I have been reflecting on the journeys of other teachers. After realizing that I am only in my second year of teaching I have observed something. I am really blessed! Professionally and personally. I have a great wife and family. I could talk about the personal stuff forever, but here I am going to talk about how I am professionally blessed.
My first year of teaching was also my first year of tprs. Man, was it hard! I was dealing with so much and people kept telling me I was doing great, but inside I felt like a mess –which is normal! I knew that at the time, but it really was hard to believe and I felt like a failure many times. Anne Matava told me during my first semester of my first year teaching that I just needed to get though the year and realize that it will never be remotely as hard as it is your first year. I held on to that like a life preserver and it got me through –along with a lot of praying and the support of my wife as well as friends. The good news is that I didn’t give up and I am still getting on the horse every day. I am starting in a very small way to reap the benefits.
I started my second year of teaching ready for the pain of teaching only to find that I was magically stronger and it was so much easier. Part of it was that the students knew me, but also I had grown from observing other tprs teachers and from slugging it out every day.
It seems strange to confess, but I actually don’t even remember what the old way feels like. I don’t remember what it feels like to use activities and textbooks. I expect teaching to have minimal preparation, the periods to go fast, and a majority of the students to willingly and enjoy acquiring the target language. These are only a small number of things that I have come to expect with teaching. I almost feel like I am spoiled. I don’t feel like a “real” teacher that is burned out and hates their job. Who is weighed down by tons of grading or worse, students who really do not care about what we do. That’s awesome!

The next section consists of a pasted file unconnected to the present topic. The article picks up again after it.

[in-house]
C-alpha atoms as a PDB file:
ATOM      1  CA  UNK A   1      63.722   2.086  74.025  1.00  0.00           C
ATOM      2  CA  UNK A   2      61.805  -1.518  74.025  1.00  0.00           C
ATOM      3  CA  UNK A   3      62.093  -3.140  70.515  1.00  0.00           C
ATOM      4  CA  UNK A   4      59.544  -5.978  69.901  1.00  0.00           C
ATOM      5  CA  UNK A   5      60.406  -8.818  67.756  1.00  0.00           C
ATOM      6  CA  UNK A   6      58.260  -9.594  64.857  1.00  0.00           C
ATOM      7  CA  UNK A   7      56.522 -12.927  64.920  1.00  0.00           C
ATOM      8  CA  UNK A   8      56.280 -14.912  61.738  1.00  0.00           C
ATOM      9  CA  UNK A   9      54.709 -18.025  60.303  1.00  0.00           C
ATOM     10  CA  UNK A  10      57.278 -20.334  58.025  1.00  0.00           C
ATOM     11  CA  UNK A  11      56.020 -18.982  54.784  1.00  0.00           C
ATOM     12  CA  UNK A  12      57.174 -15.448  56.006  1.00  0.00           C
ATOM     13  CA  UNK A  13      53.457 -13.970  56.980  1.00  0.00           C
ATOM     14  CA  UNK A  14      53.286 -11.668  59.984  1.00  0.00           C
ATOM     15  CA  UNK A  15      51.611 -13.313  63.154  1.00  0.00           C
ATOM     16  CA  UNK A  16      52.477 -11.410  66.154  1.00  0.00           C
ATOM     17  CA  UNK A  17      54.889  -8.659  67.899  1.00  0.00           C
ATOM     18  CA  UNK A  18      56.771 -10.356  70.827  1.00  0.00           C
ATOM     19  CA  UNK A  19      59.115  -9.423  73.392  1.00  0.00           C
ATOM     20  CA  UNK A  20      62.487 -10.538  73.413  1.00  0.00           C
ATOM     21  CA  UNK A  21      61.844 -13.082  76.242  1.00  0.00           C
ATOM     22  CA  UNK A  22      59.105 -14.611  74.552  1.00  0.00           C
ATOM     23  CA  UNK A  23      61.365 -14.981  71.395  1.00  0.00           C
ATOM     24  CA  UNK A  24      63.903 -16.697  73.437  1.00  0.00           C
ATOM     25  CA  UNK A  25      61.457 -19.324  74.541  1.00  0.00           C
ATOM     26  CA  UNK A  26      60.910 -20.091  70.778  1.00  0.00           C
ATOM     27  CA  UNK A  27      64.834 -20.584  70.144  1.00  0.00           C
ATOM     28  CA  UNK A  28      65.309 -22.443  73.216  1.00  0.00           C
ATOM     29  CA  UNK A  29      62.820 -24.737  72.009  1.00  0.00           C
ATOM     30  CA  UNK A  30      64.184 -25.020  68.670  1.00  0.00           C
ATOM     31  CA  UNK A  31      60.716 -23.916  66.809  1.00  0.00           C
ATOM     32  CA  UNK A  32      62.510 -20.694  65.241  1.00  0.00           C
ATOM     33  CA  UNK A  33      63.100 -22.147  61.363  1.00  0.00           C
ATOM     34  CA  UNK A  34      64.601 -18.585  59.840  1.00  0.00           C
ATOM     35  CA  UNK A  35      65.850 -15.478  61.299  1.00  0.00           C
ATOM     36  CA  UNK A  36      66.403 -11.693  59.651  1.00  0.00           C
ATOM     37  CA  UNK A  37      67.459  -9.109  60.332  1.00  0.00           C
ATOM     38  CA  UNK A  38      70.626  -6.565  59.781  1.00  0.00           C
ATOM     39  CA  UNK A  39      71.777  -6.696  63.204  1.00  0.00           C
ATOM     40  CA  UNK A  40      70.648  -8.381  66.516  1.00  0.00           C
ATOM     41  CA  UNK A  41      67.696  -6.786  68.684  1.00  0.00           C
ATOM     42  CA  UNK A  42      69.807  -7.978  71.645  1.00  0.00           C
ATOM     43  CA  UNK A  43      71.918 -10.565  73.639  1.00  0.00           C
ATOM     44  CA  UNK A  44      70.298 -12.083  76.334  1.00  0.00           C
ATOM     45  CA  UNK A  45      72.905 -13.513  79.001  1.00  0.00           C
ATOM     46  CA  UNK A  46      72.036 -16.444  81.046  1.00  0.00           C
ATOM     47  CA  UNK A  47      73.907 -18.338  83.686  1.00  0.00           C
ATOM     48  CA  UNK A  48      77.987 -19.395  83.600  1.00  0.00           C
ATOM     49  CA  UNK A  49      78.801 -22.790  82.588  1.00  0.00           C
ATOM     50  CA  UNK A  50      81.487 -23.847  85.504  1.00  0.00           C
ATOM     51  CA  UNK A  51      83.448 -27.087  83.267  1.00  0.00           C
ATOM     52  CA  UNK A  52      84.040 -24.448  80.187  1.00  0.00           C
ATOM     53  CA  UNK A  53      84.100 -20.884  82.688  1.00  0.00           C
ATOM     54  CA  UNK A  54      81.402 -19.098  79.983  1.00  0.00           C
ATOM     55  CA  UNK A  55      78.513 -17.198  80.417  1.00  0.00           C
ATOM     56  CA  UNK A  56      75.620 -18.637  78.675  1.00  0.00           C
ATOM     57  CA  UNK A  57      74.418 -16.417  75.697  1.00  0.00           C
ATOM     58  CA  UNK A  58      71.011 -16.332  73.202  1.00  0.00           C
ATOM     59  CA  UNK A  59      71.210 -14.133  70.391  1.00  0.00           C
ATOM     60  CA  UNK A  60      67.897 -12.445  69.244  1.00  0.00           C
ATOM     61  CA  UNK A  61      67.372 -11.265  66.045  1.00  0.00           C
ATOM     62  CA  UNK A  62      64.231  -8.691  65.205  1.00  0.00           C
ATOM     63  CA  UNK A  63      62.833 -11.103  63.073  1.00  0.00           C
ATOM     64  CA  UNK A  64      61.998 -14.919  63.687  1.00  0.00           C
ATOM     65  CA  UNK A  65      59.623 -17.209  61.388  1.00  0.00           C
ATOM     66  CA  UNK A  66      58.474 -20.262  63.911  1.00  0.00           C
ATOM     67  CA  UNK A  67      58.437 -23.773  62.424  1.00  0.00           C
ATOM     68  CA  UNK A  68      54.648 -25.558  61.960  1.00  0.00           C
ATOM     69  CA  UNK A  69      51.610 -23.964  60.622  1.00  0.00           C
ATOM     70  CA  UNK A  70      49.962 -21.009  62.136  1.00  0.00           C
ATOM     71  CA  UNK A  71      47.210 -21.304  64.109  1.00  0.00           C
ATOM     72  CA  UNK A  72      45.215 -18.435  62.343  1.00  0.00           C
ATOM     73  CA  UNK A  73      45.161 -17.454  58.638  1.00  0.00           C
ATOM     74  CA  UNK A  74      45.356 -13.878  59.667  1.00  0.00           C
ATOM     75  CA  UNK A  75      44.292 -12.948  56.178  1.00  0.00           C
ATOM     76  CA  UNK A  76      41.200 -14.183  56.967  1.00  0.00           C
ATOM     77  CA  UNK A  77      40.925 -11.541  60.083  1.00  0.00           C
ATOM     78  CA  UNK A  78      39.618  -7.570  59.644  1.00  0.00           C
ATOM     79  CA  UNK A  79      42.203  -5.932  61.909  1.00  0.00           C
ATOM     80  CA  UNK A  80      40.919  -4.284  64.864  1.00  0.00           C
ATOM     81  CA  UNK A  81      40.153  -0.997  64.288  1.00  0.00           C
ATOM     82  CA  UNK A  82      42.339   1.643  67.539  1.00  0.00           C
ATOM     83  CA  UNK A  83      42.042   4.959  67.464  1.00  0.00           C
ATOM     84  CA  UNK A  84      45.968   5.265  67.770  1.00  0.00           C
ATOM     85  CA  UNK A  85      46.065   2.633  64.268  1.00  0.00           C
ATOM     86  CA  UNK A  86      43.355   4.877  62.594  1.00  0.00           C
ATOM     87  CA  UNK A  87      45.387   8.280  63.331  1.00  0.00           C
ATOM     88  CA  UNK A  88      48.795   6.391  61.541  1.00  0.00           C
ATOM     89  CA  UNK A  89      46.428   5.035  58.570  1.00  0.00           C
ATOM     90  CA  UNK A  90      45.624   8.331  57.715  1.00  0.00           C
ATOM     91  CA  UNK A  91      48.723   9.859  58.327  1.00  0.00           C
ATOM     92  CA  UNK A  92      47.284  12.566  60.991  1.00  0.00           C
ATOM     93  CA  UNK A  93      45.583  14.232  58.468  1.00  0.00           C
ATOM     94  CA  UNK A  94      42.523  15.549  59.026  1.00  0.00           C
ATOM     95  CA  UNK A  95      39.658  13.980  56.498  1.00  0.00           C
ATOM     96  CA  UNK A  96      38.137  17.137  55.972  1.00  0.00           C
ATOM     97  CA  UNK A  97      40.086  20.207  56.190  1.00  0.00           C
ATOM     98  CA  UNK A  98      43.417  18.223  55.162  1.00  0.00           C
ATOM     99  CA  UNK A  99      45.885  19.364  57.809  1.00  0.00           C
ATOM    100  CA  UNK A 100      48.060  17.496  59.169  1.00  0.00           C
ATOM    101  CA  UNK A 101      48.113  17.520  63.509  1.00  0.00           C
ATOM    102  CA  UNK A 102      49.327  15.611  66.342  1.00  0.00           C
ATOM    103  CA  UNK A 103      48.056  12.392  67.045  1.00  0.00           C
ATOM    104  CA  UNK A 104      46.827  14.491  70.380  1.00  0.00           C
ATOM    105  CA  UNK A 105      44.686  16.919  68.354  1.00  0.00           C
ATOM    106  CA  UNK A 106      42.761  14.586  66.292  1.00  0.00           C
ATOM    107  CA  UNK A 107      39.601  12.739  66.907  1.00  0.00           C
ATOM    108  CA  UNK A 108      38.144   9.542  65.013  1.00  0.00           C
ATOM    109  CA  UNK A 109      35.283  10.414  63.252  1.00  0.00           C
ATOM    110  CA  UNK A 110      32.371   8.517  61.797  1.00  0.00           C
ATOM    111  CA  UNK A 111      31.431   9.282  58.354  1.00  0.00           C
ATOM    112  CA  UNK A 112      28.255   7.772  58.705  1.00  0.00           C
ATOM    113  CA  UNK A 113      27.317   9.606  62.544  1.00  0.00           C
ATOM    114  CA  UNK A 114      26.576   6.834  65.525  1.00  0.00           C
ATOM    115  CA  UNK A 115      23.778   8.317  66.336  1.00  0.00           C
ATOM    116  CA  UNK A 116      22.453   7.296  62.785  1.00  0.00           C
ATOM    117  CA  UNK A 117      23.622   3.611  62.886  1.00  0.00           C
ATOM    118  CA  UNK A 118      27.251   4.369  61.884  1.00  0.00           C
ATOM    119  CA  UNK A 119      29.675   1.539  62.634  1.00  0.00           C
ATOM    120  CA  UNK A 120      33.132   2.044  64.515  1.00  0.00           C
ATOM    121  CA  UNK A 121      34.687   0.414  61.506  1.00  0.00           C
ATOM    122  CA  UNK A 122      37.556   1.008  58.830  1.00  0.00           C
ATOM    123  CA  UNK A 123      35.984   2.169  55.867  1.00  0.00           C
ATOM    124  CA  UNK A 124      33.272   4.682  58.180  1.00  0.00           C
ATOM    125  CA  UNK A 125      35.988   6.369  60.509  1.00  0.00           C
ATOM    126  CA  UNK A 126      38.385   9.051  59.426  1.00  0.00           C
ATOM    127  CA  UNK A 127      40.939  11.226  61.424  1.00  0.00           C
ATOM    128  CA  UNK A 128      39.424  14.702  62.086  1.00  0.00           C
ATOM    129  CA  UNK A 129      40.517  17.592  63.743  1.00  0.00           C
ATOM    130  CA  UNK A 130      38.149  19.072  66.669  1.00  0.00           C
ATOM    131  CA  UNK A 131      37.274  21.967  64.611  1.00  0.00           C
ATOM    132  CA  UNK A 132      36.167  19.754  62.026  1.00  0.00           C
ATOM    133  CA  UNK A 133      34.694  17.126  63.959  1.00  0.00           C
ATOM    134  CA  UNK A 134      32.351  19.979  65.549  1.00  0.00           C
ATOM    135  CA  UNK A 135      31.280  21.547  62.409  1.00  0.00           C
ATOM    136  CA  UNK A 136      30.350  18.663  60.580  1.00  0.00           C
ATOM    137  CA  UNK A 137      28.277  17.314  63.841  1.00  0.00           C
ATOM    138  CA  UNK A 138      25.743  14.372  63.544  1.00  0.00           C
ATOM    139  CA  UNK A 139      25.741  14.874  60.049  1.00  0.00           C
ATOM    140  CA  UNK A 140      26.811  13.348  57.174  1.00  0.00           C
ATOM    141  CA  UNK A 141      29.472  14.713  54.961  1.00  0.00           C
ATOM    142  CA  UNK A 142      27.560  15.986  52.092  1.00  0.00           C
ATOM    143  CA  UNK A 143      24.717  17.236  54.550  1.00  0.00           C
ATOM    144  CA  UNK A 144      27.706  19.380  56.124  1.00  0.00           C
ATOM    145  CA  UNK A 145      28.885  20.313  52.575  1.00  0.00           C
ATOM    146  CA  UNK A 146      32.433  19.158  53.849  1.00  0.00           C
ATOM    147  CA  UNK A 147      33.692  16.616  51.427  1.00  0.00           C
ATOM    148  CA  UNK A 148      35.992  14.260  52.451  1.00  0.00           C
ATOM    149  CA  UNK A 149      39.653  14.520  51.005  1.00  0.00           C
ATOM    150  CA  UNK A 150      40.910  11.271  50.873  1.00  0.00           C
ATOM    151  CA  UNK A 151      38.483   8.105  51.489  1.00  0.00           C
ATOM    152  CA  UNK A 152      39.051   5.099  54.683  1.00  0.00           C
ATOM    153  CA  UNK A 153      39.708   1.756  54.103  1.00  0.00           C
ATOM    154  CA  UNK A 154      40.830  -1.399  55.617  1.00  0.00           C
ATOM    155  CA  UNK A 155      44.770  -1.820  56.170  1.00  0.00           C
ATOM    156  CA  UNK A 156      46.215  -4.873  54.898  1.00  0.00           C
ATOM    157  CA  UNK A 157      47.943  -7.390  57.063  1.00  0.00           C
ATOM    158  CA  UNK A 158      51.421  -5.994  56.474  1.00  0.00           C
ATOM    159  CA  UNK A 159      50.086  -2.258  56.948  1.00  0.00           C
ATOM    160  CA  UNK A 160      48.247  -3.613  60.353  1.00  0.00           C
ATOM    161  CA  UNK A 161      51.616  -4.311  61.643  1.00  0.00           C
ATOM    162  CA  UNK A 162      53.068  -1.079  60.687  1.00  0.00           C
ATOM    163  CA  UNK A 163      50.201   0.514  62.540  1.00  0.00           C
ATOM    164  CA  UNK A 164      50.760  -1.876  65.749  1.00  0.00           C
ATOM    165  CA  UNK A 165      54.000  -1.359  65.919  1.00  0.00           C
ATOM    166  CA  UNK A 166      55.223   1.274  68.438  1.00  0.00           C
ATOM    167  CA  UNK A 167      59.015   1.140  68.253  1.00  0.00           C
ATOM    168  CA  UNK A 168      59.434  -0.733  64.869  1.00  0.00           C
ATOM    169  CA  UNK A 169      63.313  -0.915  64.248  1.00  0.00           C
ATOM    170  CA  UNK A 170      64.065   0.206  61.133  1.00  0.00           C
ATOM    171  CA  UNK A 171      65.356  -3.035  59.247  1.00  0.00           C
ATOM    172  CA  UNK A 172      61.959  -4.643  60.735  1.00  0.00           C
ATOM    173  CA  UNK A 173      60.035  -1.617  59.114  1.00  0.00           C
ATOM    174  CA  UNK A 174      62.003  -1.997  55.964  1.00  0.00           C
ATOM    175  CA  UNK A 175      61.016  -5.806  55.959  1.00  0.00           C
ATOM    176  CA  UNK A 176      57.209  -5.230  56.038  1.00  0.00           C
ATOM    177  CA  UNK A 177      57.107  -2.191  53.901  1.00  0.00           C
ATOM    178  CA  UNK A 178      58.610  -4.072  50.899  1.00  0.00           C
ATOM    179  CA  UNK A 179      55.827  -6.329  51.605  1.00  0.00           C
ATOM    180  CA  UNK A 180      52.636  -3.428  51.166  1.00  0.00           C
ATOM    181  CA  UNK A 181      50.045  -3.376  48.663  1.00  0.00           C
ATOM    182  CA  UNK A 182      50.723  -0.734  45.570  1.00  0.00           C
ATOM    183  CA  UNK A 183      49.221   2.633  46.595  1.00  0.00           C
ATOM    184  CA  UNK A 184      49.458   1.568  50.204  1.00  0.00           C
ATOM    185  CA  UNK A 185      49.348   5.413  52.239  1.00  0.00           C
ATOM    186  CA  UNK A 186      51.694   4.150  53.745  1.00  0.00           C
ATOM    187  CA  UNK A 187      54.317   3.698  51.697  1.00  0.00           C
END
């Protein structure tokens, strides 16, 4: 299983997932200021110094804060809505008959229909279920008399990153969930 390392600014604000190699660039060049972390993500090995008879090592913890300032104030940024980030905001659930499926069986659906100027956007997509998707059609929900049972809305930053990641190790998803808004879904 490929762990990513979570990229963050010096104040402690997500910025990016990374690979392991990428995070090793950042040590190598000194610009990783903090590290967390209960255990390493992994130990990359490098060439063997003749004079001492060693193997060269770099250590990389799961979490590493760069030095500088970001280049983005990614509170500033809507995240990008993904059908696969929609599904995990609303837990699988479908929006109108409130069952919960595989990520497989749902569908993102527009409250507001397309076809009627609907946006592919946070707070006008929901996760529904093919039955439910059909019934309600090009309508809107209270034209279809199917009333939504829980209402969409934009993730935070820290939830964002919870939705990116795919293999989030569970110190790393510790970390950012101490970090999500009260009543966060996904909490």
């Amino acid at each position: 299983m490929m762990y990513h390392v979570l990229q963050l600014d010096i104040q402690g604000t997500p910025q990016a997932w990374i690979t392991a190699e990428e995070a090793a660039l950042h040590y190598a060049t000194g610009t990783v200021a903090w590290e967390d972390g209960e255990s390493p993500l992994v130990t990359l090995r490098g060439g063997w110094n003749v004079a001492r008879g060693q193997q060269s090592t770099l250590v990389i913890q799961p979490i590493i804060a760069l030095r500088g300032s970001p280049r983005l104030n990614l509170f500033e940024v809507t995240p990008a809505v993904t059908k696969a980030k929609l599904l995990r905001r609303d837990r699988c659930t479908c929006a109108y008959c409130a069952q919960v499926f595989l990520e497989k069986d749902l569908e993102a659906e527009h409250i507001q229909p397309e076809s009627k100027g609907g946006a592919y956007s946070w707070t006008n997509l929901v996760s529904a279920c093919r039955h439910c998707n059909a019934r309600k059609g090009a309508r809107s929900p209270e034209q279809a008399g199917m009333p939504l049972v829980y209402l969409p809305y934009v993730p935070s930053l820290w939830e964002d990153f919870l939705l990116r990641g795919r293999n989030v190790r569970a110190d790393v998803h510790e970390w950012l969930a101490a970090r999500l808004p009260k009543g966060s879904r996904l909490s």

In reality, however, I am a real teacher because my students are acquiring the language and they seem to enjoy it –especially as my skills become more refined and I learn how to relate to them. It makes me feel blessed that I found this way of teaching and I can enjoy my family as well as do stuff that I want to do. I thank God for that!
Every time I read Krashen or watch an excerpt of a seminar he has given, I just get so excited about the posibilities of reading and its impact on language acquisition. I keep asking, “How can we get interesting meaningful reading to our students?” Well, I don’t have all the answers or even the money, but it makes me get excited about intermediate instruction and what can be done. I don’t think that we fully realize what we have here. That if we move forward with a lot of these ideas, students will begin to acquire a language and actually like it! It seems like a dream, but it is within reach. I don’t care that most of the United States or even the world is stuck on other methods that don’t really work. I will do my thing in Holdrege and be happy about it. It certainly does feed my idealistic side and make me excited about what I do! We all need the fire to be lit every now and then to remind us of where we need to go with acquisition.
I am sure we all have students who have a little bit of attitude. Sometimes this is hard to deal with, especially when the teacher is trying so hard. I feel that many times it best to not give attention to the attitude or rather to respond with empathy, but I have been experimenting with another way as well.